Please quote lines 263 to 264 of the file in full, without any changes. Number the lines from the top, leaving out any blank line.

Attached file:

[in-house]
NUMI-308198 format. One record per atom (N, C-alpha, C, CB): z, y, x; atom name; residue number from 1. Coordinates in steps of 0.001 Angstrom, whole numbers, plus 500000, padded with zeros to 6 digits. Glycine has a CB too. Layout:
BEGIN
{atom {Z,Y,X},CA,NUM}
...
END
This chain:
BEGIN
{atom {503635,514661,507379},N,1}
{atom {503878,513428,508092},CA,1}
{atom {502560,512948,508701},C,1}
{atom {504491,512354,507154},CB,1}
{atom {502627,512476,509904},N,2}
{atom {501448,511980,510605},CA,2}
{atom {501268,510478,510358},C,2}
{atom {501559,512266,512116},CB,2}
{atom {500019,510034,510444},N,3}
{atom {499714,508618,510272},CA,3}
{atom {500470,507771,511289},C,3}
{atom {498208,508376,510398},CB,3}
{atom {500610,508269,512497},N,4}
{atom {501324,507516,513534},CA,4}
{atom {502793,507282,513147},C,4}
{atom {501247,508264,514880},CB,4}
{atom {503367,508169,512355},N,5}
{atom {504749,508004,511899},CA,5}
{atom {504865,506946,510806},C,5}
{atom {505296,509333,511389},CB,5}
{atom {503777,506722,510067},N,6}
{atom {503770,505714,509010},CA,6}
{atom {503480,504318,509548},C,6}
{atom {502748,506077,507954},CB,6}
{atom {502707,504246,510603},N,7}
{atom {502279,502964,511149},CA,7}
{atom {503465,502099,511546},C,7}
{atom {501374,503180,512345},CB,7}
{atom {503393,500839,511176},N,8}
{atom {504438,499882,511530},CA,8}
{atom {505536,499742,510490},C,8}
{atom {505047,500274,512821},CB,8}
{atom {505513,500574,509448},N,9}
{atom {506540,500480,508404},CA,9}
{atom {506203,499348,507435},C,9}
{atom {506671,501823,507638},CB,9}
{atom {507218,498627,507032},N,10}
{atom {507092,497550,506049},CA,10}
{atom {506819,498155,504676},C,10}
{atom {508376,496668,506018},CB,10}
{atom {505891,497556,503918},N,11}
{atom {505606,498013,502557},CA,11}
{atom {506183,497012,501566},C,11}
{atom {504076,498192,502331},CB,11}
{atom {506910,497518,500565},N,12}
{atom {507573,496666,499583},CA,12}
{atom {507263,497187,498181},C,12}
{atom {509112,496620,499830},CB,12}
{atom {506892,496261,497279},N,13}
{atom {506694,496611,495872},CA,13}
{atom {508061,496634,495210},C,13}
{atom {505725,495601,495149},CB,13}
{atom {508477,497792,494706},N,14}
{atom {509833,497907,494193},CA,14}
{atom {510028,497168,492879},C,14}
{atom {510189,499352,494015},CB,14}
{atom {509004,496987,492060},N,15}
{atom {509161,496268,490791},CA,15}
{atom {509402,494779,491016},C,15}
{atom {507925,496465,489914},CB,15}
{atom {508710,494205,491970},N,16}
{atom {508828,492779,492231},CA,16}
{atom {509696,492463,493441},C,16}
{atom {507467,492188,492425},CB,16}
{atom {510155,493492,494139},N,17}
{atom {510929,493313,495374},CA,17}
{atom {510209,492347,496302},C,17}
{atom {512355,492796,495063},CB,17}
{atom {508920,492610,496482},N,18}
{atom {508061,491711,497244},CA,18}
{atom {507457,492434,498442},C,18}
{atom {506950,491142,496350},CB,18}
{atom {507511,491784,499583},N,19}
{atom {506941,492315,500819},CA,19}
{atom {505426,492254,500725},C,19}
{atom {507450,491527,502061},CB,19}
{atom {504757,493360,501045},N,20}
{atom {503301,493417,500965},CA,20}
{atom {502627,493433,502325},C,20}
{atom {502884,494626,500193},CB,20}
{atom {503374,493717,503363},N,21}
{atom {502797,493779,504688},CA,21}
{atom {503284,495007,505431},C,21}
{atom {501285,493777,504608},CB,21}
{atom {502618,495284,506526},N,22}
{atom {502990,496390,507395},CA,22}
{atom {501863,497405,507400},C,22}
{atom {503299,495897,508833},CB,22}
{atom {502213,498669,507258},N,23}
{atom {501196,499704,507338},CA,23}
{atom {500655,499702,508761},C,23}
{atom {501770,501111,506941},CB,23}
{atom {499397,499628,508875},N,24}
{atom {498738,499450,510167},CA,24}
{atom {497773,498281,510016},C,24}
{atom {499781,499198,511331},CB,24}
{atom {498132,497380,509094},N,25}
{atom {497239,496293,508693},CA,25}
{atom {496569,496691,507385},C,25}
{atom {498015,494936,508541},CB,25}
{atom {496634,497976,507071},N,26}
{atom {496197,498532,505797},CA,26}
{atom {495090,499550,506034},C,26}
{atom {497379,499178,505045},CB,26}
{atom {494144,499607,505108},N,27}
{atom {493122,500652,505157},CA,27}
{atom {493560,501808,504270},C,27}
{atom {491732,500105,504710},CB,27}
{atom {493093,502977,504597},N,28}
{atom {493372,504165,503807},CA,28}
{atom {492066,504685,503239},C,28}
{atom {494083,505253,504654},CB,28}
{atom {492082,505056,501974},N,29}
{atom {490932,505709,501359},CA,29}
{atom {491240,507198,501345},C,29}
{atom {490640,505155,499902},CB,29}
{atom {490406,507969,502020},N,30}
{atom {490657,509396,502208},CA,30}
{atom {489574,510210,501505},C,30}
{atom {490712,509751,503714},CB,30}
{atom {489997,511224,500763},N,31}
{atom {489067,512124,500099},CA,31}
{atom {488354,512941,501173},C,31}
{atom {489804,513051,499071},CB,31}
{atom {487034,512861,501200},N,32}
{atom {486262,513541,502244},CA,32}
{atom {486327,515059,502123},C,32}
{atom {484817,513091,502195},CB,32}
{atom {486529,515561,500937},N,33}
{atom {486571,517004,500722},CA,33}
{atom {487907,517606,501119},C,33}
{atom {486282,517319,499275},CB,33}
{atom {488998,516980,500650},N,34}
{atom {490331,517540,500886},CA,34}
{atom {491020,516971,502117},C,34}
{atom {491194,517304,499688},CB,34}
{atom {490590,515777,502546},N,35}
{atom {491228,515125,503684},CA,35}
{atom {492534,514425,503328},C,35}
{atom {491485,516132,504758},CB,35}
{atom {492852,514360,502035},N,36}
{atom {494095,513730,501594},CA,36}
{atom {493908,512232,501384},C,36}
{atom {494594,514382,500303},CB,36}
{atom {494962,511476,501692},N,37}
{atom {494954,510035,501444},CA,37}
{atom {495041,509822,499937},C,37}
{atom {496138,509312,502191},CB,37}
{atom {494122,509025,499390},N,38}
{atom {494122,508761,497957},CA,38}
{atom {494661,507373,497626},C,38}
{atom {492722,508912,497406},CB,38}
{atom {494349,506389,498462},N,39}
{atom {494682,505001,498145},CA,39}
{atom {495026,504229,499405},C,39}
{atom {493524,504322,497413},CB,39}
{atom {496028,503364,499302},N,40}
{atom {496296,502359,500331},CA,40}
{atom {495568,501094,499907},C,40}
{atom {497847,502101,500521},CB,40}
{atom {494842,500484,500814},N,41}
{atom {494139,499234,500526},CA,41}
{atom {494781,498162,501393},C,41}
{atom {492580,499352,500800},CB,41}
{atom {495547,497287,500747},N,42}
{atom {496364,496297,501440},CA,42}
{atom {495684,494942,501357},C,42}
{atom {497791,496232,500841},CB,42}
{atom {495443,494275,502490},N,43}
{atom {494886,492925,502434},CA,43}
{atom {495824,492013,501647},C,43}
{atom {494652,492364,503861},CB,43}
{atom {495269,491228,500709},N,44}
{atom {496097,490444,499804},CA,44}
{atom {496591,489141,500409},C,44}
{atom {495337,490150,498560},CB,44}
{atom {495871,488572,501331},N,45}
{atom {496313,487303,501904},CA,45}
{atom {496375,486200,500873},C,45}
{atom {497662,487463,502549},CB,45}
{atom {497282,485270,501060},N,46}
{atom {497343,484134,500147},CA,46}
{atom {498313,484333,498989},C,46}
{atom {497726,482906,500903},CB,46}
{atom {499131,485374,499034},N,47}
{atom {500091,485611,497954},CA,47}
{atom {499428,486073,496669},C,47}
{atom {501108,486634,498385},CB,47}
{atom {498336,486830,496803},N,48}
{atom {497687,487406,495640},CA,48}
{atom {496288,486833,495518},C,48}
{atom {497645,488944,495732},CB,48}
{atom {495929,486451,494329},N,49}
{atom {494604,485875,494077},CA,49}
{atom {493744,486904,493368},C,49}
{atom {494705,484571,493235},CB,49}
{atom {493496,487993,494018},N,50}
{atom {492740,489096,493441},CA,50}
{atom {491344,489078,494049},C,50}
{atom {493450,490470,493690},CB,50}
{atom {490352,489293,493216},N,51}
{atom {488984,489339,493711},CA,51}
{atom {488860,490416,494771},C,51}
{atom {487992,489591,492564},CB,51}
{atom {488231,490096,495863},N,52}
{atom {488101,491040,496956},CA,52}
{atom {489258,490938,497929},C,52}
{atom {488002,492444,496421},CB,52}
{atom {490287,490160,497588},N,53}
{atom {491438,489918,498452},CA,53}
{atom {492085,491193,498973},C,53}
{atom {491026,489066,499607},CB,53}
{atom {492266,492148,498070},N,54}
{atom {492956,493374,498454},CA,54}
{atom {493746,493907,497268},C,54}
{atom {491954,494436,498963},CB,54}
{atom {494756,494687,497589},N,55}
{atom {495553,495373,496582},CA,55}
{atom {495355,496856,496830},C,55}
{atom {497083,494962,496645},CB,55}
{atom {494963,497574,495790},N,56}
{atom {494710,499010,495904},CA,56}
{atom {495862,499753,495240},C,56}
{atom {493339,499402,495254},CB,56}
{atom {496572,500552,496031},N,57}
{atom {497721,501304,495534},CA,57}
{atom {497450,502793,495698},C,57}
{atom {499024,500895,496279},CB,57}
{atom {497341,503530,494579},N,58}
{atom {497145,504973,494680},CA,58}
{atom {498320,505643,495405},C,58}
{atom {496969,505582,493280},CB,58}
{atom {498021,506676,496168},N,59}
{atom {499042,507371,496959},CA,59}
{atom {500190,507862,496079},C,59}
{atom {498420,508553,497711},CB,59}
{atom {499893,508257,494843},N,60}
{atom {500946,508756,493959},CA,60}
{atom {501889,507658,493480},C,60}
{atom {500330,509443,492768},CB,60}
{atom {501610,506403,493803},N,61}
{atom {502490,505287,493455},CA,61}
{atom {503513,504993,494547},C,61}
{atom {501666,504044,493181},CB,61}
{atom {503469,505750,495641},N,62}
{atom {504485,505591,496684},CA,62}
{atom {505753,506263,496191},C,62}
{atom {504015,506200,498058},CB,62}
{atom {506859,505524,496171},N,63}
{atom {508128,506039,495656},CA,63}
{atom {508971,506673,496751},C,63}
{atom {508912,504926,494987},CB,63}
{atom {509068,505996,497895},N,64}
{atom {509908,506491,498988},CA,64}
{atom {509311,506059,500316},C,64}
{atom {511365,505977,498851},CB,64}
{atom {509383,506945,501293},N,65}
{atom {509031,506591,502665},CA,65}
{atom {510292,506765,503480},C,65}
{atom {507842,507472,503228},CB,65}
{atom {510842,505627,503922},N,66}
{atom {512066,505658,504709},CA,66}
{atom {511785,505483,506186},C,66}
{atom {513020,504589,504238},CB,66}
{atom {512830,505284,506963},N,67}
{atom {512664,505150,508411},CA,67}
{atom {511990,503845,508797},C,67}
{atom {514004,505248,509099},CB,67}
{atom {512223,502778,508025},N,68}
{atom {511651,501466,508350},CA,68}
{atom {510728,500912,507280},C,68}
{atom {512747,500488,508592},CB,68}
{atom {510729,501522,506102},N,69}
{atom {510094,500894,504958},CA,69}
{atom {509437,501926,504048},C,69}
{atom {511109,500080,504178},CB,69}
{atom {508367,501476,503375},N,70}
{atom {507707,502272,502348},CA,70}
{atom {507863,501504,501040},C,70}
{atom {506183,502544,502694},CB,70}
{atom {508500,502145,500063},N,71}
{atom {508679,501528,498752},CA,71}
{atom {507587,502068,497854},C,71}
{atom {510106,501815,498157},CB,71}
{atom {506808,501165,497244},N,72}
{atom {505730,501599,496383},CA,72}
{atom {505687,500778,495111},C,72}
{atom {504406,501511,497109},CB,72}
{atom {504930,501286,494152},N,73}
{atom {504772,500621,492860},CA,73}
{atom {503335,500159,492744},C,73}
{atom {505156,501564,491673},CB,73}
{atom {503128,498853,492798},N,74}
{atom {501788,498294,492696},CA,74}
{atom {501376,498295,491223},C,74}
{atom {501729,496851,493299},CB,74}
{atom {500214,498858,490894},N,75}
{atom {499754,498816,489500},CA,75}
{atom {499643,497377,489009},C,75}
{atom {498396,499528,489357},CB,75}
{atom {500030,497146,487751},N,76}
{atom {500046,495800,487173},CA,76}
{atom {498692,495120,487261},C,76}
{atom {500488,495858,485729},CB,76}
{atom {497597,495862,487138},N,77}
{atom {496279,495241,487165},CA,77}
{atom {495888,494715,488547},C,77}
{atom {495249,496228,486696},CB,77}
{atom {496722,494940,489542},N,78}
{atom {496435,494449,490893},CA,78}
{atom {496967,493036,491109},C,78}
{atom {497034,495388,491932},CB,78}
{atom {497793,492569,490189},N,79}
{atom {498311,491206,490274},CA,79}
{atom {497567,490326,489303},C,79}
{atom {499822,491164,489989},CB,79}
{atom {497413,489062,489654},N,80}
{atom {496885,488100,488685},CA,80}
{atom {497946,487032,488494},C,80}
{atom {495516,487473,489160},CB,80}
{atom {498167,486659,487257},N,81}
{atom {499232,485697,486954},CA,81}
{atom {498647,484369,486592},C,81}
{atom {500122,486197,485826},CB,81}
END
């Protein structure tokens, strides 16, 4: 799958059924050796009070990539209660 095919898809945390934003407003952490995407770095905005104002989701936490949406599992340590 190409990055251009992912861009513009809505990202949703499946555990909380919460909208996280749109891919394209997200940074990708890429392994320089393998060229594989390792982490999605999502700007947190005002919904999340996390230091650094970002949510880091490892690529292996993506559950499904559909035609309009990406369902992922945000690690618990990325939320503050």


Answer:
{atom {509311,506059,500316},C,64}
{atom {511365,505977,498851},CB,64}